There are 38 days left until Donald Trump becomes President on January 20, 2017. He will take office with Republican majorities in Congress, which means that he has an opening to push some of his campaign promises in the first 100 days. On the top of that list are promises to terminate Deferred Action for Childhood Arrivals (DACA) and to potentially deport up to 4 million undocumented immigrants in our county. There are 740,000 youth that have been approved for DACA and 11 million undocumented immigrants in the U.S. (2.3 million in California).

Are we prepared?

On Thursday, December 8th, the Latino Community Foundation (LCF) hosted a forum to 1) understand how Latinos voted in the 2016 Election and 2) understand what’s at stake for our community and how to collectively prepare for the first 100 days and the next four years.

PART I – The Latino Vote

Dr. Gary Segura of Latino Decisions and Dr. Mindy Romero of UC Davis’s California Civic Engagement Project presented national and statewide perspectives on the Latino turnout for the November 2016 election.

National Takeaways

Contrary to the National Exit Poll, Dr. Segura from Latino Decisions conducted an Election Eve Poll which found that 18% of Latinos voted for Donald Trump, while 79% voted for Clinton and 3% voted for other. In addition, millennials of all backgrounds voted overwhelmingly Democratic with 80% voting for Clinton and a mere 14% for Trump. Latinos used their ballot as a voice of their community and voted based on which candidate is more aligned with the values and interest of the Latino community.


National Takeaways Snapshot

  • In Florida, 32% of Latinos voted for Trump.
  • National Cuban vote: 50% Clinton, 48% Trump
  • 86% of Latinas and 71% of Latino men voted for Clinton.
  • A vast 78% of Latino voters made up their minds months before Nov. 8th.
  • Most Latinos voted to support and represent the Latino community (42%).
  • Immigration was either the top or one of the most important factors to the Latino vote (64% of voters).
  • Democrats won more votes than Republicans for the President, Senate, and House.

The Latino Vote in the November 2016 Presidential Election; source: Latino Decisions

Statewide Takeaways

In this election, 75% of all registered voters across the state cast a ballot, which sounds impressive, but only 59% of eligible voters participated in this election—putting California in the bottom 20% of all states for turnout.

Latino youth can become our largest source of political power at the polls and will become our future leaders on every level of government. We need to educate and activate Latino youth so that they can help drive transformative change across communities, cities, states, and borders. In California, Latinos currently make up almost 29% of the voting age population; in 2040, this percentage is projected to jump to 38%.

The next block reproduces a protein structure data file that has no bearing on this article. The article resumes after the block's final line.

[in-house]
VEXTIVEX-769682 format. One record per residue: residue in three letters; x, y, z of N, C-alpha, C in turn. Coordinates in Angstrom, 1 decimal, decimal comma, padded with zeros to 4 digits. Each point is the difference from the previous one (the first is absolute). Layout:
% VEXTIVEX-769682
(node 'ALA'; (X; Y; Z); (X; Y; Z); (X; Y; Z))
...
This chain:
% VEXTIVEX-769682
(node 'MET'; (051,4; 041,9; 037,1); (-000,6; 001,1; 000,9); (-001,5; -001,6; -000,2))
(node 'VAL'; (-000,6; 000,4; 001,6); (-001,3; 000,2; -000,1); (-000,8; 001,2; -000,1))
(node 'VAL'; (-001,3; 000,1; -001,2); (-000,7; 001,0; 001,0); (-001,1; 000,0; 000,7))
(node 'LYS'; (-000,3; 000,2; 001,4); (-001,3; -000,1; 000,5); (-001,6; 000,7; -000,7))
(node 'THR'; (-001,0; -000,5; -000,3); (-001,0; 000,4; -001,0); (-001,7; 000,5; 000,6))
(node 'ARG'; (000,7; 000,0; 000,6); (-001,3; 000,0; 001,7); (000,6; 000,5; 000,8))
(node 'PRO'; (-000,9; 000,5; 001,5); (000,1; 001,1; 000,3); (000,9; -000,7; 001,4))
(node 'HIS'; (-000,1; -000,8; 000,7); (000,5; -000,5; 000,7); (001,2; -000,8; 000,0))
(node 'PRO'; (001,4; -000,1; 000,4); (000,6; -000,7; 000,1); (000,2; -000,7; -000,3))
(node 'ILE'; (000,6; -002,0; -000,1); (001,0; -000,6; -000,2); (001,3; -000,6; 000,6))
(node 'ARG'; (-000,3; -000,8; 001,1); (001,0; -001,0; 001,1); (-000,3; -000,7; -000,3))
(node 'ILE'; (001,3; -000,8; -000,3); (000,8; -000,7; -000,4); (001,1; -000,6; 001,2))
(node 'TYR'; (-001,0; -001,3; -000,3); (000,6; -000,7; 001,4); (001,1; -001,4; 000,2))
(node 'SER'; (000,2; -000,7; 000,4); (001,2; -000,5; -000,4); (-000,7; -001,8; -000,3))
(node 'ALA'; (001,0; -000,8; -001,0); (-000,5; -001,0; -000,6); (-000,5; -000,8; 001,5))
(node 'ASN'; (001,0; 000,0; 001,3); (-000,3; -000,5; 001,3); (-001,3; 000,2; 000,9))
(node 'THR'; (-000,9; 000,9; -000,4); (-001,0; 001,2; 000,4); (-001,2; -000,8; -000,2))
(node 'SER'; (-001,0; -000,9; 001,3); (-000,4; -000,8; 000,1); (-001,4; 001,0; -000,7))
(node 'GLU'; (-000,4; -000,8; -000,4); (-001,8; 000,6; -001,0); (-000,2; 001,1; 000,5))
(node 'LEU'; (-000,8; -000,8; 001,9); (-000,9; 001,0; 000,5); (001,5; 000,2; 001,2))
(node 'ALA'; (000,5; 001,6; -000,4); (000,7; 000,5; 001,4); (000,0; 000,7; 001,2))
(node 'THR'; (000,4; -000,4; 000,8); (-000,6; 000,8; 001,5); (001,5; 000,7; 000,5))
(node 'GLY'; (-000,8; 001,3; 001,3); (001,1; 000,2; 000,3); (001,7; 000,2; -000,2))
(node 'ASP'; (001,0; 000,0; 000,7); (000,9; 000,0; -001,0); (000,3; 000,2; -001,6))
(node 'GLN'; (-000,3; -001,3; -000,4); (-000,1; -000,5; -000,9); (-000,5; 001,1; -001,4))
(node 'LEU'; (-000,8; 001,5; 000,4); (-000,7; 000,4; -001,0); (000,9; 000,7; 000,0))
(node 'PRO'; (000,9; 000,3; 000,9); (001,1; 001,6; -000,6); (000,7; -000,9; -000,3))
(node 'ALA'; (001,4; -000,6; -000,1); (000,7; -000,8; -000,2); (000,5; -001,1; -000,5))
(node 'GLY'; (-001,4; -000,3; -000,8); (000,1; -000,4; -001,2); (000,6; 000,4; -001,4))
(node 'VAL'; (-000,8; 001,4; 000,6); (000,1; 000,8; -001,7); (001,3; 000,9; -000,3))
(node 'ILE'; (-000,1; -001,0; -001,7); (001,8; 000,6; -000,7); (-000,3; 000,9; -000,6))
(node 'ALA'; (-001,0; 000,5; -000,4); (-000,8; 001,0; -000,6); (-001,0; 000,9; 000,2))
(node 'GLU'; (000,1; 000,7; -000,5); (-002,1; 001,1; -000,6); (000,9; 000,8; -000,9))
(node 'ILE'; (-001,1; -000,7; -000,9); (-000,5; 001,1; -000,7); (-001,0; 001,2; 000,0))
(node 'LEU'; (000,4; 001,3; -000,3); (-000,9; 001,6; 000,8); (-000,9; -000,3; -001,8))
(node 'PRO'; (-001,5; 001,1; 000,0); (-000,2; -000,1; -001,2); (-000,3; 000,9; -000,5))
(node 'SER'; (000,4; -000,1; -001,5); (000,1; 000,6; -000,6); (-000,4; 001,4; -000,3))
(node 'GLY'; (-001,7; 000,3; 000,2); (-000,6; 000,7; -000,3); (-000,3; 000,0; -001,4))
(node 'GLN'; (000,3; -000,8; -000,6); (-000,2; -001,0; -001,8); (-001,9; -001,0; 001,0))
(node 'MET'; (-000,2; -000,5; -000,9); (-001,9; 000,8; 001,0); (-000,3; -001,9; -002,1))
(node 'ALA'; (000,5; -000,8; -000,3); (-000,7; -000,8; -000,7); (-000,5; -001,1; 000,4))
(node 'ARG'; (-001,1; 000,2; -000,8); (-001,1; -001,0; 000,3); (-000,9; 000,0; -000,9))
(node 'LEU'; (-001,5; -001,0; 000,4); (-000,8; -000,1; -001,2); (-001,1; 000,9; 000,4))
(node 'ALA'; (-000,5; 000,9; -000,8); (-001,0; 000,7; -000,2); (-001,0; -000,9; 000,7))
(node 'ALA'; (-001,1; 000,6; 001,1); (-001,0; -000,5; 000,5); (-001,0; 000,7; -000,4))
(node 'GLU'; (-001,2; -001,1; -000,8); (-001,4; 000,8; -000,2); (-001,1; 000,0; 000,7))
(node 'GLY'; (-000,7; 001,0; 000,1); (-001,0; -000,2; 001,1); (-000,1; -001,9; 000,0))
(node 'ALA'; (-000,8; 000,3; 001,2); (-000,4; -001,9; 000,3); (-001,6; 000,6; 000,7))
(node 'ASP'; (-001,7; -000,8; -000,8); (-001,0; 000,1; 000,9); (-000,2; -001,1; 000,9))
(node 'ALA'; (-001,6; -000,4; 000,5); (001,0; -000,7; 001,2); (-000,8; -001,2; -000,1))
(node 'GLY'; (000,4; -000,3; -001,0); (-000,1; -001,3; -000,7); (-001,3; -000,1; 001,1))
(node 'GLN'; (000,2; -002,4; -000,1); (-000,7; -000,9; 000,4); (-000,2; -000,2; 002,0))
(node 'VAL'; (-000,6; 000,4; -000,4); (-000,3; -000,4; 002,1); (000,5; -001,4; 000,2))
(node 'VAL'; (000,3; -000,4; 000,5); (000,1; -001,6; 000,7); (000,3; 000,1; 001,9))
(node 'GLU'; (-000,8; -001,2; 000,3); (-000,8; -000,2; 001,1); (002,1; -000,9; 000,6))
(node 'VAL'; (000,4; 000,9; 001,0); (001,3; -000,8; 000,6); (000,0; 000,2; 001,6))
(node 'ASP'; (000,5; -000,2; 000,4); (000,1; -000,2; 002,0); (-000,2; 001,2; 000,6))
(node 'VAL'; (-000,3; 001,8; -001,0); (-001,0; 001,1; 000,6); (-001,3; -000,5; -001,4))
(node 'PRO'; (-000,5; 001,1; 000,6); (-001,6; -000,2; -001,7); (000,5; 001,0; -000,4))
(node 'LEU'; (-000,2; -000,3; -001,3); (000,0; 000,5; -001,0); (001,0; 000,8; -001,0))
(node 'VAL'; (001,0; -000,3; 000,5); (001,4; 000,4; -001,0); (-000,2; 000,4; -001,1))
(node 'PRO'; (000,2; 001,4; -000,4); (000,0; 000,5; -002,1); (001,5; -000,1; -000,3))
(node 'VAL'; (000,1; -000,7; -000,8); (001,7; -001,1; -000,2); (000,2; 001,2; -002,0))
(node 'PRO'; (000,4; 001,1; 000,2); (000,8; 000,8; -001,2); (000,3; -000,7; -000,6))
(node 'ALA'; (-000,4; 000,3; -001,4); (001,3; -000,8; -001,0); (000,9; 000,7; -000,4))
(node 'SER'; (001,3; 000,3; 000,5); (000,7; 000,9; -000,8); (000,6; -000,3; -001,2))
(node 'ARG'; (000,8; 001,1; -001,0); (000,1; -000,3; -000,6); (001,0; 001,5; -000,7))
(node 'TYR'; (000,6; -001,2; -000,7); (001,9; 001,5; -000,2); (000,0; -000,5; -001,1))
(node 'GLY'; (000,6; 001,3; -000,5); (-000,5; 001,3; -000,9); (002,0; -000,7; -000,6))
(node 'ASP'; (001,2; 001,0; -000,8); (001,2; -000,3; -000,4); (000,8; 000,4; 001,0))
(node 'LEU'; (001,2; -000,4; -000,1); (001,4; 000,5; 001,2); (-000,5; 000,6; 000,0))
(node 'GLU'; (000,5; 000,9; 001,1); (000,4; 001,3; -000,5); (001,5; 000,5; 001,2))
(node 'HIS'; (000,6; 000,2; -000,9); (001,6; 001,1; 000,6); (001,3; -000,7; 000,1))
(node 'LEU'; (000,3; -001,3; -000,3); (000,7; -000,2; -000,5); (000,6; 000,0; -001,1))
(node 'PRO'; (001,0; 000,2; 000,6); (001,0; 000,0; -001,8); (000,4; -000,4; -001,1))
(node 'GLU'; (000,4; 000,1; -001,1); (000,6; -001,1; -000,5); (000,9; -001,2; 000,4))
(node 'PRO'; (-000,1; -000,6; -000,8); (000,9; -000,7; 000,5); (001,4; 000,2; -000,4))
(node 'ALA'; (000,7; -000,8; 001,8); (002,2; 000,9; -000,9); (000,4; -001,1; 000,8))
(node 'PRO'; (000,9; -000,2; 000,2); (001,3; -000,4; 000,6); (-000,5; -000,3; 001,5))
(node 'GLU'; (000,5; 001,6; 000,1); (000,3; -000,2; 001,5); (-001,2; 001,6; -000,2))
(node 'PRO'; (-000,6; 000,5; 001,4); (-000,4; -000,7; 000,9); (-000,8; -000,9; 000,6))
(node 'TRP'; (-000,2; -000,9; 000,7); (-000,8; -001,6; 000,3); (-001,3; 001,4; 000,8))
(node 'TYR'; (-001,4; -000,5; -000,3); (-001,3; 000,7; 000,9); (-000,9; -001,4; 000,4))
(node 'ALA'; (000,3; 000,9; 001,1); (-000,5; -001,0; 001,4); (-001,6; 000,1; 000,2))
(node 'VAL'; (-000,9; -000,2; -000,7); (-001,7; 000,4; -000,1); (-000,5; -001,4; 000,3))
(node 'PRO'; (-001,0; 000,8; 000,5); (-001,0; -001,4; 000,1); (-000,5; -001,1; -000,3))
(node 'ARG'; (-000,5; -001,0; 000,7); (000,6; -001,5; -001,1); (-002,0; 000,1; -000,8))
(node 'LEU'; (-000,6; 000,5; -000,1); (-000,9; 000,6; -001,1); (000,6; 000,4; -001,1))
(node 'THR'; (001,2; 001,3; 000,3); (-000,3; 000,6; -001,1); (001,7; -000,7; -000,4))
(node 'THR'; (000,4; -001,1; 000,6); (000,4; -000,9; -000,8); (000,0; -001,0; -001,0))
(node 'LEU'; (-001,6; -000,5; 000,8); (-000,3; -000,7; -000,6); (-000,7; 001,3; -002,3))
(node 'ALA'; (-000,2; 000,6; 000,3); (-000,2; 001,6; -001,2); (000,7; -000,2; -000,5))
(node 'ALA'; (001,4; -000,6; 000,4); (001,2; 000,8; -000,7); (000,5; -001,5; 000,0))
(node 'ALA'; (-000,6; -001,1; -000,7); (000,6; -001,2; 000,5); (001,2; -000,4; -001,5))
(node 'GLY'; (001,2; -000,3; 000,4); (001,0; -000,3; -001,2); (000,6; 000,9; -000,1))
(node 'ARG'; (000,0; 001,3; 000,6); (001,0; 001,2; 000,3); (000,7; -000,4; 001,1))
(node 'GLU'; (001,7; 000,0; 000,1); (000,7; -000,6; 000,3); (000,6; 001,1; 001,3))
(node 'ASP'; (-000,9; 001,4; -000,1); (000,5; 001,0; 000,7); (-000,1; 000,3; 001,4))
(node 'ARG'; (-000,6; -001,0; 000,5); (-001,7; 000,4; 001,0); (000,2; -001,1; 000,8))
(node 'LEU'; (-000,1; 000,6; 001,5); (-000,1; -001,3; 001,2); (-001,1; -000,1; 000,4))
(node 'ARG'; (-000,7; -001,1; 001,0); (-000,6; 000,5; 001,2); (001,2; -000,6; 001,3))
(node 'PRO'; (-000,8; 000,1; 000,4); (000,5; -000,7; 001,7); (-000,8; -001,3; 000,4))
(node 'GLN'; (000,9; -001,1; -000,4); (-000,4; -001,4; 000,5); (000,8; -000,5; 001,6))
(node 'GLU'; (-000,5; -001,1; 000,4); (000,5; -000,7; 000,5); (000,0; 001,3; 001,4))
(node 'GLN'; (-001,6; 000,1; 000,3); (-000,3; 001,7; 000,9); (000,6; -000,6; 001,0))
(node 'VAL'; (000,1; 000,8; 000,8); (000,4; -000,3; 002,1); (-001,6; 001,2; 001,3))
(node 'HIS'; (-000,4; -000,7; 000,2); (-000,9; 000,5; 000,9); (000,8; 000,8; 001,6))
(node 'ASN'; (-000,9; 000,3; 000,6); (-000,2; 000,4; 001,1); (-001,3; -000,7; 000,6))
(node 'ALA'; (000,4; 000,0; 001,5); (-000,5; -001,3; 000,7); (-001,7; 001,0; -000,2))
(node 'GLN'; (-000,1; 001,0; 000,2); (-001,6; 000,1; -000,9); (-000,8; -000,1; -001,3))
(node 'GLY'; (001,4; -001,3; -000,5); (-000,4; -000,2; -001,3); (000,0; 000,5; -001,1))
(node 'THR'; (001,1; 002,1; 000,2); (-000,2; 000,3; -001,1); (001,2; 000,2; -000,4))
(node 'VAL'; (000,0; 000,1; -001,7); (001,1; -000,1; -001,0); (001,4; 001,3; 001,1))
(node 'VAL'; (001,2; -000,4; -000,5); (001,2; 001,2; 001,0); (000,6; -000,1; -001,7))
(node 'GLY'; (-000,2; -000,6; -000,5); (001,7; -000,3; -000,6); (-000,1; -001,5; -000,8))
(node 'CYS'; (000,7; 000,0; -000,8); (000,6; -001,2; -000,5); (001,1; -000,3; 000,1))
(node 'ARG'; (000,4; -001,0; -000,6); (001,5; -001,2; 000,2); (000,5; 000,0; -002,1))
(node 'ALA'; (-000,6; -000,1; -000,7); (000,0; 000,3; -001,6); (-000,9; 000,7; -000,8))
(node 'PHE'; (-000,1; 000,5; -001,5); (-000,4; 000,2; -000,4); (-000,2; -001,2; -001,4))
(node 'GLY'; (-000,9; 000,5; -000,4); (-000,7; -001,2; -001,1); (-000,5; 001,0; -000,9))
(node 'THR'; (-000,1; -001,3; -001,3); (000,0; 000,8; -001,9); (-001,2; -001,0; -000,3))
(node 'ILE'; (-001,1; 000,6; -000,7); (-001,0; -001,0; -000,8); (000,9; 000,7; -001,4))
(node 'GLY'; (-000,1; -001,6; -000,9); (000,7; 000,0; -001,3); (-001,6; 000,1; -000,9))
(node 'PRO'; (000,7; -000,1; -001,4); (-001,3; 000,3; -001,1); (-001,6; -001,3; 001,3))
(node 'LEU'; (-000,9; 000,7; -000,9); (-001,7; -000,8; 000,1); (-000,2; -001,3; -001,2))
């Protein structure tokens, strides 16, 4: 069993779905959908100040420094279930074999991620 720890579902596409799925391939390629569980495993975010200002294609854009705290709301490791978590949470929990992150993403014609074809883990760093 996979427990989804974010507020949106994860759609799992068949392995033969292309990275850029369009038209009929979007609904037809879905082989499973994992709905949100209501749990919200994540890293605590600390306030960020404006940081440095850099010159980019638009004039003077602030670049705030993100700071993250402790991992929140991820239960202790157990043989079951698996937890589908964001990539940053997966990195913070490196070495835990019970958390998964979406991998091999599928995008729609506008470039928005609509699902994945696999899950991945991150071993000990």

(Latino turnout across the state will be shared once results are finalized and made public.)

Statewide Takeaways Snapshot

  • In line with Latinos nationwide, 16% of California Latinos voted for Trump, while 80% voted for Clinton.
  • 32% of all Californians voted for Trump and 62% for Clinton.
  • In 2012, of eligible voters only 39% of Latinos, while 63% of non-Latino whites voted (2016 data is forthcoming).
  • In 2014, Latinos comprised 23% of registered voters, but only 15% of actual voters.
  • Latinos are still underrepresented as California lawmakers, comprising only 20% of the legislature, 15% of city council members, and 10% of county supervisors before the 2016 election.



Following data on the Latino vote, Jeannette Zanipatin of MALDEF and Paul Chavez of Centro Legal de La Raza represented Latino organizations working on the frontlines and highlighted how they are protecting and defending immigrant families as well as how we can all take action to support our communities.

Latino families are scared and DACA recipients are worried. Both speakers expressed how they have had to double down on their work given the election of Trump who ran on anti-immigrant platforms. These legal defense and immigration advocacy organizations are preparing to resist and delay any and all attempts at curtailing immigrant rights and tearing apart families through deportation. Both Zanipatin and Chavez are now preparing for the worst case scenario and invited all attendees to join them. They need for people to donate, volunteer as interpreters, help recruit immigration lawyers, and ensure that we use all our tools to advocate for immigrant rights.

Strategies for Protecting and Defending Latino Communities